Carbon nanostructured based donor-acceptor conjugates for light-induced energy and electron transfer
The research presented in this dissertation deals with the syntheses, characterization, electrochemical, computational and photophysical studies of carbon nanostructures such fullerenes, single-wall carbon nanotubes (SWCNT) and highly colored pigment containing donor-acceptor supramolecular assembles. Using these fascinating chromophores, we have designed and synthesized donor-acceptor systems to mimic natural photosynthesis. Photosynthesis involves two major steps, absorption and transportation of light energy to the reaction center, and photoinduced electron transfer (PET) to generate charge separated entities by using the electronic excitation energy. We have designed elegant photosynthetic architectures using fullerene as carbon nanostructure based material for mimicry of antenna, mimicry of reaction center and mimicry of 'combined antenna-reaction center' functionalities in the natural photosynthetic system. Semiconducting single-wall carbon nanotube (SWNT)-based supramolecular nanoarchitectures are constructed using photosensitizing donor and acceptor molecules which reveal efficient photoinduced charge separation. The kinetic and thermodynamic data suggests feasibility of these nanohybrids for the construction of photovoltaic cell and other devices. Interestingly, the photoelectrochemical behavior of the nanohybrids indicates that by choosing nanotubes of appropriate diameter, it is possible to improve the light-harvesting conversion efficiency.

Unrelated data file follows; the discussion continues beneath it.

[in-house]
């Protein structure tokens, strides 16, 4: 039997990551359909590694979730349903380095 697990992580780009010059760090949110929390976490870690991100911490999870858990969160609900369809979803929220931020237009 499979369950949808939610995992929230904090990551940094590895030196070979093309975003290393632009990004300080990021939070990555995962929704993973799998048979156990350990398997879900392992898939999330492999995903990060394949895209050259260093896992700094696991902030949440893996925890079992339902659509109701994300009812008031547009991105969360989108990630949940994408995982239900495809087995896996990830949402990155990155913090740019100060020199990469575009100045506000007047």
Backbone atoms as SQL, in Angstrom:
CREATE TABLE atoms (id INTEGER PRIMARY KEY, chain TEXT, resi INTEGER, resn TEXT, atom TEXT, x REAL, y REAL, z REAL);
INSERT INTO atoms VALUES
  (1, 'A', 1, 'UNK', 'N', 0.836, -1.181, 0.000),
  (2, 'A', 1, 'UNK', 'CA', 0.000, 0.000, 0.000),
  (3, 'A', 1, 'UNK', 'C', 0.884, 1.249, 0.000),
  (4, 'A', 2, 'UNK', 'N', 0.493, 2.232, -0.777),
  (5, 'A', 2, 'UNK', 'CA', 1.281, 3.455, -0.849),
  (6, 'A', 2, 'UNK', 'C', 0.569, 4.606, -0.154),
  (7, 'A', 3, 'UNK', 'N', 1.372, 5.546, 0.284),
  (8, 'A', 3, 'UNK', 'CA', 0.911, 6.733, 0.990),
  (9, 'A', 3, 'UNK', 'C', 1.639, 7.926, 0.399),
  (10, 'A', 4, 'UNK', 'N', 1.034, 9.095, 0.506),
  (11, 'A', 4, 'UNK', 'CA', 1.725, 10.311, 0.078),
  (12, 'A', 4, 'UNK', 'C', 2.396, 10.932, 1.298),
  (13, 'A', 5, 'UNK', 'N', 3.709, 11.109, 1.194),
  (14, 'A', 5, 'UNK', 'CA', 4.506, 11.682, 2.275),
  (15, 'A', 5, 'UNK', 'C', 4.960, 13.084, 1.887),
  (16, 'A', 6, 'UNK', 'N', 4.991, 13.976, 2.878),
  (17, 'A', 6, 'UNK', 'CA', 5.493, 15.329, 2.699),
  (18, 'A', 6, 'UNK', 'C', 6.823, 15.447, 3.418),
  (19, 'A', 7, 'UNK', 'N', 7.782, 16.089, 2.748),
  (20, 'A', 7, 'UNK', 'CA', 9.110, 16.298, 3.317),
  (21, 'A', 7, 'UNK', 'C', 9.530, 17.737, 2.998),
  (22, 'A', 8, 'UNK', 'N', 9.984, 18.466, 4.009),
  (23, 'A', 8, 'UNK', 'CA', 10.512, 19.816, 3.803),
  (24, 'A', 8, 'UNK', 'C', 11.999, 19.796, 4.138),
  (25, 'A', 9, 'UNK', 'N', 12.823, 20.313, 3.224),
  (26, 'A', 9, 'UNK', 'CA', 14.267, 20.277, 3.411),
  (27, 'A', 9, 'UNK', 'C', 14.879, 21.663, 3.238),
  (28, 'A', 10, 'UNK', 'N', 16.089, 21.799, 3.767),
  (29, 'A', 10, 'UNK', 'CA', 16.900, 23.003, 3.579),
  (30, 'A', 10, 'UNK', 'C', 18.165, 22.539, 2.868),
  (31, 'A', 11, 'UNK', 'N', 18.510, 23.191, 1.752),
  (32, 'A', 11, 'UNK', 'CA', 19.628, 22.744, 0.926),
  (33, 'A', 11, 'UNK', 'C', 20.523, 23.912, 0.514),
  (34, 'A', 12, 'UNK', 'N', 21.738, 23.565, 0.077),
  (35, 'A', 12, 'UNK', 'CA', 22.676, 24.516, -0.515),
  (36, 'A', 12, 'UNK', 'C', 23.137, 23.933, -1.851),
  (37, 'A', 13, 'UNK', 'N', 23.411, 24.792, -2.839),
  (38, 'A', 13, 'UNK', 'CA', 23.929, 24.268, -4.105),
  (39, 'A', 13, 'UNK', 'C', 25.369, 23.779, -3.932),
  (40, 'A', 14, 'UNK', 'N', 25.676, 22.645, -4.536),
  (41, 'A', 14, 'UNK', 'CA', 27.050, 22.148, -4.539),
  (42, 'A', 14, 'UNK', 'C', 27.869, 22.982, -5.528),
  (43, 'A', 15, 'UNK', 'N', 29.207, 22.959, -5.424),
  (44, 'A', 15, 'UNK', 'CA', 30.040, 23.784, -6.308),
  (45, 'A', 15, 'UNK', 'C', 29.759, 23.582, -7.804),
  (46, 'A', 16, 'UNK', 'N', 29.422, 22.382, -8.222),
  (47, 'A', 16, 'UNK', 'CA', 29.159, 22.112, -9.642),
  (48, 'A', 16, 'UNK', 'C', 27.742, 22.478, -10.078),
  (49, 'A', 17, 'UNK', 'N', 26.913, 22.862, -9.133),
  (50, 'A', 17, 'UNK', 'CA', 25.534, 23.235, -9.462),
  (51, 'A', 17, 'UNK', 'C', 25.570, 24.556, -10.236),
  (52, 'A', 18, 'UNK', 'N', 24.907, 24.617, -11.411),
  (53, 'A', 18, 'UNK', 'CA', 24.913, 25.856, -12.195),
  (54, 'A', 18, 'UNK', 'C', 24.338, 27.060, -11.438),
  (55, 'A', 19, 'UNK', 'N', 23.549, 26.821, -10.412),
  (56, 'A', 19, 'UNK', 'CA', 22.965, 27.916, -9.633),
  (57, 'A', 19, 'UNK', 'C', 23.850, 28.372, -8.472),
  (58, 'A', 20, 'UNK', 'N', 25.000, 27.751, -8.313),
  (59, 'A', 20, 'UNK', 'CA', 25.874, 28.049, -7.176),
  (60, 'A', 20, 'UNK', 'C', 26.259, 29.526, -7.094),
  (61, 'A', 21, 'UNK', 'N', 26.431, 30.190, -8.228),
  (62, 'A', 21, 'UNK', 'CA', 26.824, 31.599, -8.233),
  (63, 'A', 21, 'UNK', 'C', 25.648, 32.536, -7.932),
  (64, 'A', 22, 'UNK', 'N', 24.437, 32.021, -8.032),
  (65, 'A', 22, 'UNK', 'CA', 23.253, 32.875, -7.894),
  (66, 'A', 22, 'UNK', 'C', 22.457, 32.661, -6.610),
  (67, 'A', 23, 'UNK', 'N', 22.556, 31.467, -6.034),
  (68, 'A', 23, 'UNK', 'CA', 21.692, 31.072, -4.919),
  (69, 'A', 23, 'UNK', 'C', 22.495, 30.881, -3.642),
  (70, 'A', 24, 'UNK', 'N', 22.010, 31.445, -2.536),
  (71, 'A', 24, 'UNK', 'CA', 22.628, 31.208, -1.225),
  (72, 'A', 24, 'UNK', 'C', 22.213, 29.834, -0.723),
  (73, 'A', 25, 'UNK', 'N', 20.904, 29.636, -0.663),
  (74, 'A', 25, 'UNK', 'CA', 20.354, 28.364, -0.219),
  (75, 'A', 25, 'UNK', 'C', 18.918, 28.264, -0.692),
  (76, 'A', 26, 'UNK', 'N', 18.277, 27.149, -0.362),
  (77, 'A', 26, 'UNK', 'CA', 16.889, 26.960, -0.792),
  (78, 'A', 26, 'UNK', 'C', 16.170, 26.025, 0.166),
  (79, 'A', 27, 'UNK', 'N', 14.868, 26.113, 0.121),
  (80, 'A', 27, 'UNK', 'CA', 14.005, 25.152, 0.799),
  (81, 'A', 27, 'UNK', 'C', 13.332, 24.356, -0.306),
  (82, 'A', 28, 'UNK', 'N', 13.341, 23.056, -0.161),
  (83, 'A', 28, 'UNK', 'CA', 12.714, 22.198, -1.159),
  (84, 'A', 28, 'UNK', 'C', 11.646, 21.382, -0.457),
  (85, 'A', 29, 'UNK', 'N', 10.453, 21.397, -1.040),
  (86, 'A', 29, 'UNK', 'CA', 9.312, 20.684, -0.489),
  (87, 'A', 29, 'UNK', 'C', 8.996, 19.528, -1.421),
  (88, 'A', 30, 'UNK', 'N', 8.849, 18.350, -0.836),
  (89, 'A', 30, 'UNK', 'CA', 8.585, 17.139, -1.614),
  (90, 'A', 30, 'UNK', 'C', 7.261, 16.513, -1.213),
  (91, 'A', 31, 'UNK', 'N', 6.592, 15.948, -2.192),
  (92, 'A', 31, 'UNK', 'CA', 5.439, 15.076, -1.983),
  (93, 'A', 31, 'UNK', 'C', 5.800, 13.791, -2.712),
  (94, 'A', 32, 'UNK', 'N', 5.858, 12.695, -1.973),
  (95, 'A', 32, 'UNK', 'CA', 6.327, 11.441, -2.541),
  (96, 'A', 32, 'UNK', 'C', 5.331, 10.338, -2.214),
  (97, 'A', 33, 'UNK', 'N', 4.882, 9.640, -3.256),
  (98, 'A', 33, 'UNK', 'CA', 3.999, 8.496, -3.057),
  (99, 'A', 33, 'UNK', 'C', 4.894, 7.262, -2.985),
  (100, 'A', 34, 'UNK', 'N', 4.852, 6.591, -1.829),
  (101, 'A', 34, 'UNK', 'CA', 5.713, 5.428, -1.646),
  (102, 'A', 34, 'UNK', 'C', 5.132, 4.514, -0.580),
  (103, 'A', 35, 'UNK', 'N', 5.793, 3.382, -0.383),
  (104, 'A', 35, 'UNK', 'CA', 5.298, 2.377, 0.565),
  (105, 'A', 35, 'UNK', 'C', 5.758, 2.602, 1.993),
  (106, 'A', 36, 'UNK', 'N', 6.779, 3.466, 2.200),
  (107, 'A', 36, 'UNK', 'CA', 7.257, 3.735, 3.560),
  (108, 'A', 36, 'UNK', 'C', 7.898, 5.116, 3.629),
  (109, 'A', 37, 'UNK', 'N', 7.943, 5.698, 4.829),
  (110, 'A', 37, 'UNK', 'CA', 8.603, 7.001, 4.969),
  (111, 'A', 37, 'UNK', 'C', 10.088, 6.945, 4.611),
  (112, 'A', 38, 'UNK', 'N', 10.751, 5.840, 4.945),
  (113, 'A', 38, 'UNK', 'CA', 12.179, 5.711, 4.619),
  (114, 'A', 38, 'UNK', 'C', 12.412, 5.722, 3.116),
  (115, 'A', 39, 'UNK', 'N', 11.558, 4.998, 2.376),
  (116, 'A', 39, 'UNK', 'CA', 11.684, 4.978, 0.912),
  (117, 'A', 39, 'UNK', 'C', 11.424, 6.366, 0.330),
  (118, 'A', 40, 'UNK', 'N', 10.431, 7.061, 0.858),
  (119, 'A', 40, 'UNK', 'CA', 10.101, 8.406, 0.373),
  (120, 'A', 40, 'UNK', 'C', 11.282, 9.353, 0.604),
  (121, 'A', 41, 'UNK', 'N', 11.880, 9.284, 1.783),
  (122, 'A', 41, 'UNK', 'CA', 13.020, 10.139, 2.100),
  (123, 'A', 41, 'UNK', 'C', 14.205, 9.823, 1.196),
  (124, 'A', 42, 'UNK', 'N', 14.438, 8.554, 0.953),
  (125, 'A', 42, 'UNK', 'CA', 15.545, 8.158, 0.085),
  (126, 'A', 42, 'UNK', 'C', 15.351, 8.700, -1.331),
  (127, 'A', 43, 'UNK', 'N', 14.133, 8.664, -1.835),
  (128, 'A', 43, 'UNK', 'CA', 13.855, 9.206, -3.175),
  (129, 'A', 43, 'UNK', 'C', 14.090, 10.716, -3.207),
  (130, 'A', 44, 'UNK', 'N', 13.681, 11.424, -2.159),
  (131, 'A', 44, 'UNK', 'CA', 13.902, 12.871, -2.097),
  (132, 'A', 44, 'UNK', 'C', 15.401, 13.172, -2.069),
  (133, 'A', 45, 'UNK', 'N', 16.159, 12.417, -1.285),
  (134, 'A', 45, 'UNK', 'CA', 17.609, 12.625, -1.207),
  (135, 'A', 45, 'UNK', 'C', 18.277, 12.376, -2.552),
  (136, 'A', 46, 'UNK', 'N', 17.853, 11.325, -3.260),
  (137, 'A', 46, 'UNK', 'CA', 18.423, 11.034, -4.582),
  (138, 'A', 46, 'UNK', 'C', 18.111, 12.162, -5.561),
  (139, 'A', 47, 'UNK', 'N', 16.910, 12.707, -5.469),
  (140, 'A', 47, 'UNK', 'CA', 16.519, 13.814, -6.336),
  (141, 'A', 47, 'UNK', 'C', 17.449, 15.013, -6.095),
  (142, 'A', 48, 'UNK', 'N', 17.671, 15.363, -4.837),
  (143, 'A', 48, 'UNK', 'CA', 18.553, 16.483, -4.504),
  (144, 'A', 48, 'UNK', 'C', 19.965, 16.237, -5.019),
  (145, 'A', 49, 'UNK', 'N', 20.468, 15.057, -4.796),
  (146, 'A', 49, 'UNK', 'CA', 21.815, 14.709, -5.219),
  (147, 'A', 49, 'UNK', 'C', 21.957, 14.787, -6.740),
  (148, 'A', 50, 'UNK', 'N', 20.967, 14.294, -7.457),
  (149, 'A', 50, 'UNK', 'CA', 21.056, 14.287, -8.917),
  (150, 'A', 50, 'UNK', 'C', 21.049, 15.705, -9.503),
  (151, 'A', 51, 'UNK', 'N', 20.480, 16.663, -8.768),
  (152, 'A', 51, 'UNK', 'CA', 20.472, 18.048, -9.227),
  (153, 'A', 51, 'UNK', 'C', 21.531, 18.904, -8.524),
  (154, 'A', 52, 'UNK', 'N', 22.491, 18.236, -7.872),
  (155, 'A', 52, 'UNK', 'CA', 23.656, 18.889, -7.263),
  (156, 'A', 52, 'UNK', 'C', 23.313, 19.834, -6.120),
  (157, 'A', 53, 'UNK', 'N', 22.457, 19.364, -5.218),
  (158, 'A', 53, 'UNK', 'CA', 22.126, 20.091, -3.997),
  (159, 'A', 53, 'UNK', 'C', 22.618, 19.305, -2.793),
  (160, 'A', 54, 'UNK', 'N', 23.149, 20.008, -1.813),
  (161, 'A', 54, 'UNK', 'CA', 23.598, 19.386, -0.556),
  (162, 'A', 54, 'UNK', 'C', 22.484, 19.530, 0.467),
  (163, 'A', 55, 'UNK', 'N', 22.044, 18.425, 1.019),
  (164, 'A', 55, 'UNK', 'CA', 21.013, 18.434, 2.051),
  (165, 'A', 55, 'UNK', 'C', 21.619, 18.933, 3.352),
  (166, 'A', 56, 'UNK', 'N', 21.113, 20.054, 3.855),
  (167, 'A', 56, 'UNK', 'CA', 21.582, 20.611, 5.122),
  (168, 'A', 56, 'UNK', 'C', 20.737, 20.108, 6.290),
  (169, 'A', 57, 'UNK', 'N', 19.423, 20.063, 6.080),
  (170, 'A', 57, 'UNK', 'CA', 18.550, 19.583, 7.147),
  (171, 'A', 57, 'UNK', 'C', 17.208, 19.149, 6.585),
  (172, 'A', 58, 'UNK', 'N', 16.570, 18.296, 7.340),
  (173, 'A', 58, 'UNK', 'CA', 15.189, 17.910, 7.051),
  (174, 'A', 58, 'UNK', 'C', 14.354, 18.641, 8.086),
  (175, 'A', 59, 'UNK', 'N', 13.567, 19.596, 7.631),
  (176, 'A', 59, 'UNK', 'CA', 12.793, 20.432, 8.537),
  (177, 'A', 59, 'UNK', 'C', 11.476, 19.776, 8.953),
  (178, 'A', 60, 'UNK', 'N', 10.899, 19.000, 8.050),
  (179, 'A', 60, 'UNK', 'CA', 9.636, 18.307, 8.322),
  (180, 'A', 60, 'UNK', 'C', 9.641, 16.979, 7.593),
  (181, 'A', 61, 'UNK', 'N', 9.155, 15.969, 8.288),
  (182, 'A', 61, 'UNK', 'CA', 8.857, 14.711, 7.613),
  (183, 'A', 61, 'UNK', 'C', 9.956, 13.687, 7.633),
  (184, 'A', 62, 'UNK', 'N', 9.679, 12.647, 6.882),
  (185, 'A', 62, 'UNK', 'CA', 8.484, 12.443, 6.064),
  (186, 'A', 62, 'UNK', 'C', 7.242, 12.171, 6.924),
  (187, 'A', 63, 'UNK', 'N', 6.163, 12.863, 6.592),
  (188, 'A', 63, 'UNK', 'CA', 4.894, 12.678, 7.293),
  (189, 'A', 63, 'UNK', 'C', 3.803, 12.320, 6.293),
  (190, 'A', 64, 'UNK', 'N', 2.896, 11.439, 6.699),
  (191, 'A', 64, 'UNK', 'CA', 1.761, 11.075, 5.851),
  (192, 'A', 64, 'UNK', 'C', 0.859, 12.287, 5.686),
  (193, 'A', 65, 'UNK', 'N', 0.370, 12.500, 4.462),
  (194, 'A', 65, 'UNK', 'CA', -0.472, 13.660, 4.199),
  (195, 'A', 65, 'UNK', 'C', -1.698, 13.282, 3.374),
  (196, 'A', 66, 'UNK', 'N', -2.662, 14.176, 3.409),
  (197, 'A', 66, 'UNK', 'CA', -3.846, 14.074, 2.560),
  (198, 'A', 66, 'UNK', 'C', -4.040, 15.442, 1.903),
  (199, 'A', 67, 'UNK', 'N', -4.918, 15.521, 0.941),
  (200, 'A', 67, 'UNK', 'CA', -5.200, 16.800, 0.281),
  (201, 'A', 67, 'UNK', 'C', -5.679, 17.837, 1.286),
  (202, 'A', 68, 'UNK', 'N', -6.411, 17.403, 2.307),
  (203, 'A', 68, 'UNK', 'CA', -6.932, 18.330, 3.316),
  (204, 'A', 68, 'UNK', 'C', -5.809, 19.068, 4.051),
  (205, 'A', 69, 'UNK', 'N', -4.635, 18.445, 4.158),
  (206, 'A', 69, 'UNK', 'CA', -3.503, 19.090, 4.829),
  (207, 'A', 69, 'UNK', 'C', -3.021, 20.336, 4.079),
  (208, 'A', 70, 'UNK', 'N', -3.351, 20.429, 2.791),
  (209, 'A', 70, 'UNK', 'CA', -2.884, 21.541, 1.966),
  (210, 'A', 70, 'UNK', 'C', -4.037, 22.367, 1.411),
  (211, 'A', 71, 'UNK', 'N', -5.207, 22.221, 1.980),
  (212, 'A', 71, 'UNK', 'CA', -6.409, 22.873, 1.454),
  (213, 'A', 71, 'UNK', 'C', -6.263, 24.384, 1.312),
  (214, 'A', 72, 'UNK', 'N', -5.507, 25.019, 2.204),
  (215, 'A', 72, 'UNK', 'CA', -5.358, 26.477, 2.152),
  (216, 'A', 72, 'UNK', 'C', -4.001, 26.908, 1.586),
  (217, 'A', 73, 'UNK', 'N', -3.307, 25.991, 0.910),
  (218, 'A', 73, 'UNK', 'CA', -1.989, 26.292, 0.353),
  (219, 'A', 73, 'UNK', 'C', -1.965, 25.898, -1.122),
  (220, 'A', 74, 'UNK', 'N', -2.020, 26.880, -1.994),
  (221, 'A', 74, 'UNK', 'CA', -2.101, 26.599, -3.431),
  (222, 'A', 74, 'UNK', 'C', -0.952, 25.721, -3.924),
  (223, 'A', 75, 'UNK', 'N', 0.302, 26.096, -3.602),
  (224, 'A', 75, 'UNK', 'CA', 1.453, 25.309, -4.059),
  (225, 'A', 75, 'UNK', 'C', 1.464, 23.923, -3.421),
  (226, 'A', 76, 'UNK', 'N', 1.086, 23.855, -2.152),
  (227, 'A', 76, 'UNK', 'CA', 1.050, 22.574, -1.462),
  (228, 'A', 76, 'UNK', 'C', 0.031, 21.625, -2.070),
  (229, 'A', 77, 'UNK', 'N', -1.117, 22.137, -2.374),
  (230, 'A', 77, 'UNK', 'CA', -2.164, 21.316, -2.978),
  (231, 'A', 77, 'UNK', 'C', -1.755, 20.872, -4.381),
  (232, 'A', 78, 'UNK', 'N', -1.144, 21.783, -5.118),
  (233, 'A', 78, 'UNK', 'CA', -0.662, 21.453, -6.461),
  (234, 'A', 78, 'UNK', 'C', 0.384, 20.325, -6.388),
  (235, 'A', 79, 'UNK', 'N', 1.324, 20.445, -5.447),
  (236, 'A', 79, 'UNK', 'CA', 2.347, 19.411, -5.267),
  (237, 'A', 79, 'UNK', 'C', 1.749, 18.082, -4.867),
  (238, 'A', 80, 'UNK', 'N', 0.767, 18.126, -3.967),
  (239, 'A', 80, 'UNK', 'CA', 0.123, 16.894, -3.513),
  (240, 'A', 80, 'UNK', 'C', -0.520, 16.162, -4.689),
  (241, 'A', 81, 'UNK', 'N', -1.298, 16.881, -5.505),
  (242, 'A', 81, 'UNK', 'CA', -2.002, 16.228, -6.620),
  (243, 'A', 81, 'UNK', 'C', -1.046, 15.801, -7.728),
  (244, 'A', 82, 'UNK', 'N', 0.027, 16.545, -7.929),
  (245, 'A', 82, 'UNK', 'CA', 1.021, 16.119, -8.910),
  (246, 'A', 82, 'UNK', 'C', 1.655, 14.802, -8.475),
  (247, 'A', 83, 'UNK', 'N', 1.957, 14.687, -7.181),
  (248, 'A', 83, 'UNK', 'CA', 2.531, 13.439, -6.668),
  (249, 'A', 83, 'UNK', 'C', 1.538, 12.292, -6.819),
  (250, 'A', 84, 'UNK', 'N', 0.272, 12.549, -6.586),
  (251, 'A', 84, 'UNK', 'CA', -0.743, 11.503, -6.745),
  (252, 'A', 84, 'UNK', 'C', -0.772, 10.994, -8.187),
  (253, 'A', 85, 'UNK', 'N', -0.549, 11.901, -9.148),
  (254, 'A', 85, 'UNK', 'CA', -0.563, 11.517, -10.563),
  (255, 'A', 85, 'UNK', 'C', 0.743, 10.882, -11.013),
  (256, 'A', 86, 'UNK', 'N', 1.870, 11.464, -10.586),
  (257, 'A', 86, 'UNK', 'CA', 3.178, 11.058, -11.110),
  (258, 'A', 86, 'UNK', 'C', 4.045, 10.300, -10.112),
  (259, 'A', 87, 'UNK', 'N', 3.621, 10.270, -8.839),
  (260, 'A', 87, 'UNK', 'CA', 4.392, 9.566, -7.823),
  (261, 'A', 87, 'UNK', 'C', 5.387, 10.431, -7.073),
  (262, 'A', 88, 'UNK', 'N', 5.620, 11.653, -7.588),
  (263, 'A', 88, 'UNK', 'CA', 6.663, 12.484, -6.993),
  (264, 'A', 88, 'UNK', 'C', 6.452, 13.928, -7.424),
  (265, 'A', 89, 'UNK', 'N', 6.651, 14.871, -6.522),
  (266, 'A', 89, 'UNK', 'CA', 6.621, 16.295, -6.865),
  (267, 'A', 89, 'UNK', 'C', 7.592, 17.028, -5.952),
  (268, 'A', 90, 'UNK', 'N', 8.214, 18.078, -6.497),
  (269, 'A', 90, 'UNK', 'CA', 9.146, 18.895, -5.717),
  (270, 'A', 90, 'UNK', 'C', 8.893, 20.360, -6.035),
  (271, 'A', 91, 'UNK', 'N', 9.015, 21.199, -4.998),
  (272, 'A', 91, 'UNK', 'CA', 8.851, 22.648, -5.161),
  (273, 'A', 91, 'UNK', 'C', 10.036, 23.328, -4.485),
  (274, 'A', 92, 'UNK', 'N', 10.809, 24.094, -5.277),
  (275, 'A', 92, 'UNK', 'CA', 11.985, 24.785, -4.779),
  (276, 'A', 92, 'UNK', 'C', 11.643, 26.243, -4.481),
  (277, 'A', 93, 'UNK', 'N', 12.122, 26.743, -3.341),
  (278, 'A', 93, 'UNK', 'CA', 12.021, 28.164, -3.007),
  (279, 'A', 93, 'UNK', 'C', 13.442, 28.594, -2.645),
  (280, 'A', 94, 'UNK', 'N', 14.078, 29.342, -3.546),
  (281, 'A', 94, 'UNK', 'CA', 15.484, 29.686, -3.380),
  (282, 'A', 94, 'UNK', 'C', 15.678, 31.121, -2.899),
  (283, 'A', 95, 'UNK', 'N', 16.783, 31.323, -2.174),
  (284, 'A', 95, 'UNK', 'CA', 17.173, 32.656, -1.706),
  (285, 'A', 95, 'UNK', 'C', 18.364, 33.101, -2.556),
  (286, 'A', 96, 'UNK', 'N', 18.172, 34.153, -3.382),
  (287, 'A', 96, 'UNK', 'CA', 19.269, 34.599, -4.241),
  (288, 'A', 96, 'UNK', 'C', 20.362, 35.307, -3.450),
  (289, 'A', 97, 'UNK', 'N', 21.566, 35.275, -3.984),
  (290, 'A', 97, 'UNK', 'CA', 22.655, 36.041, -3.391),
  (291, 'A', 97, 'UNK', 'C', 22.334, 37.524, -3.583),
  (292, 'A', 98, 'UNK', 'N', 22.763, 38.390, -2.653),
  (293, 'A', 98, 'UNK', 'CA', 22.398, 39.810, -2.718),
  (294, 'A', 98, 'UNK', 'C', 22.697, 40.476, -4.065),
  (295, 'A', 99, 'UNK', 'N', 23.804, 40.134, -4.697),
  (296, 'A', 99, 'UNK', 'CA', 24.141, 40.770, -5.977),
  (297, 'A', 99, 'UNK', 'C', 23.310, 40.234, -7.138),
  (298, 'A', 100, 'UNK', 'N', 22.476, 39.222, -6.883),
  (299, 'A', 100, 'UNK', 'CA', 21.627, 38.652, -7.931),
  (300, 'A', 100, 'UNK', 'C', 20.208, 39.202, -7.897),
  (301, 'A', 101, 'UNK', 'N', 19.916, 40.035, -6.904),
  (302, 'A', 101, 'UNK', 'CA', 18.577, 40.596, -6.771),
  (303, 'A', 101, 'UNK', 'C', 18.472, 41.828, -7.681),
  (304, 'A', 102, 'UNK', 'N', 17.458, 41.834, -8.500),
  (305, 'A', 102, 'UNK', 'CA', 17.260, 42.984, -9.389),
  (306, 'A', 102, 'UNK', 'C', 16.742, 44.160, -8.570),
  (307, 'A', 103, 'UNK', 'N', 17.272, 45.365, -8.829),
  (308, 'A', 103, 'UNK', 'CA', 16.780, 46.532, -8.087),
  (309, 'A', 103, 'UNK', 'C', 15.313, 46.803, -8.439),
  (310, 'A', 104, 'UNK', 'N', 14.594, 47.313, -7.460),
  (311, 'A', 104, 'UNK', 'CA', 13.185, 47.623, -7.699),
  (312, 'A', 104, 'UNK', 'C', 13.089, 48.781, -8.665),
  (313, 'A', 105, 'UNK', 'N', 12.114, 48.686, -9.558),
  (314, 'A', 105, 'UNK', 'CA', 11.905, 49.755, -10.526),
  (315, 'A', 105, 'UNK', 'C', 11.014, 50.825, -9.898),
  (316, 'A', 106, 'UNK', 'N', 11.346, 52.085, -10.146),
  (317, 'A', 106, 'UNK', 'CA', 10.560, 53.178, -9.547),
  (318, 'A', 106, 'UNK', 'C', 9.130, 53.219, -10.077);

Thesis (Ph.D.)--Wichita State University, College of Liberal Arts and Sciences, Dept. of Chemistry